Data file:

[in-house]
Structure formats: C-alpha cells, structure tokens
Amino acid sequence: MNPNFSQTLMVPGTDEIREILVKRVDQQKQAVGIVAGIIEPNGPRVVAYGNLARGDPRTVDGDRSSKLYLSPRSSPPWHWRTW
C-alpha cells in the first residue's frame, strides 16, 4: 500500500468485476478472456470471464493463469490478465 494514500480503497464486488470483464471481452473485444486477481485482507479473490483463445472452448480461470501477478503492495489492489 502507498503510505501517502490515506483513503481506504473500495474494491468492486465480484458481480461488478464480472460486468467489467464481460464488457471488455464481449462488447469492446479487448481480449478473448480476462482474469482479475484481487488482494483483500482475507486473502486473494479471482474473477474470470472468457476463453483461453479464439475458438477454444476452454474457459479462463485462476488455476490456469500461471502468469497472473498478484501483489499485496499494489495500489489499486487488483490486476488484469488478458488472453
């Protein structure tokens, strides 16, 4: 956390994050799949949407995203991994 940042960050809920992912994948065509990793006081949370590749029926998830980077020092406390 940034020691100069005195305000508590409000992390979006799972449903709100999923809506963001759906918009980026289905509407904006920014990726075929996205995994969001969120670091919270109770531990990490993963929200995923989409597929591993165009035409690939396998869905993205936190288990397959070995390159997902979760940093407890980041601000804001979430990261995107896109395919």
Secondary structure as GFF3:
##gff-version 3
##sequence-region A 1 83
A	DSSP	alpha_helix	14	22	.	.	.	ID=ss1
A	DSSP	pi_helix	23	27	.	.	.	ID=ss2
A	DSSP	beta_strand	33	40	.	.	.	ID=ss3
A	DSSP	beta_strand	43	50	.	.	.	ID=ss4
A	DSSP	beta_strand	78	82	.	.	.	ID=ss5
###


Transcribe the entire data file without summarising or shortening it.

[in-house]
Structure formats: C-alpha cells, structure tokens
Amino acid sequence: MNPNFSQTLMVPGTDEIREILVKRVDQQKQAVGIVAGIIEPNGPRVVAYGNLARGDPRTVDGDRSSKLYLSPRSSPPWHWRTW
C-alpha cells in the first residue's frame, strides 16, 4: 500500500468485476478472456470471464493463469490478465 494514500480503497464486488470483464471481452473485444486477481485482507479473490483463445472452448480461470501477478503492495489492489 502507498503510505501517502490515506483513503481506504473500495474494491468492486465480484458481480461488478464480472460486468467489467464481460464488457471488455464481449462488447469492446479487448481480449478473448480476462482474469482479475484481487488482494483483500482475507486473502486473494479471482474473477474470470472468457476463453483461453479464439475458438477454444476452454474457459479462463485462476488455476490456469500461471502468469497472473498478484501483489499485496499494489495500489489499486487488483490486476488484469488478458488472453
């Protein structure tokens, strides 16, 4: 956390994050799949949407995203991994 940042960050809920992912994948065509990793006081949370590749029926998830980077020092406390 940034020691100069005195305000508590409000992390979006799972449903709100999923809506963001759906918009980026289905509407904006920014990726075929996205995994969001969120670091919270109770531990990490993963929200995923989409597929591993165009035409690939396998869905993205936190288990397959070995390159997902979760940093407890980041601000804001979430990261995107896109395919």
Secondary structure as GFF3:
##gff-version 3
##sequence-region A 1 83
A	DSSP	alpha_helix	14	22	.	.	.	ID=ss1
A	DSSP	pi_helix	23	27	.	.	.	ID=ss2
A	DSSP	beta_strand	33	40	.	.	.	ID=ss3
A	DSSP	beta_strand	43	50	.	.	.	ID=ss4
A	DSSP	beta_strand	78	82	.	.	.	ID=ss5
###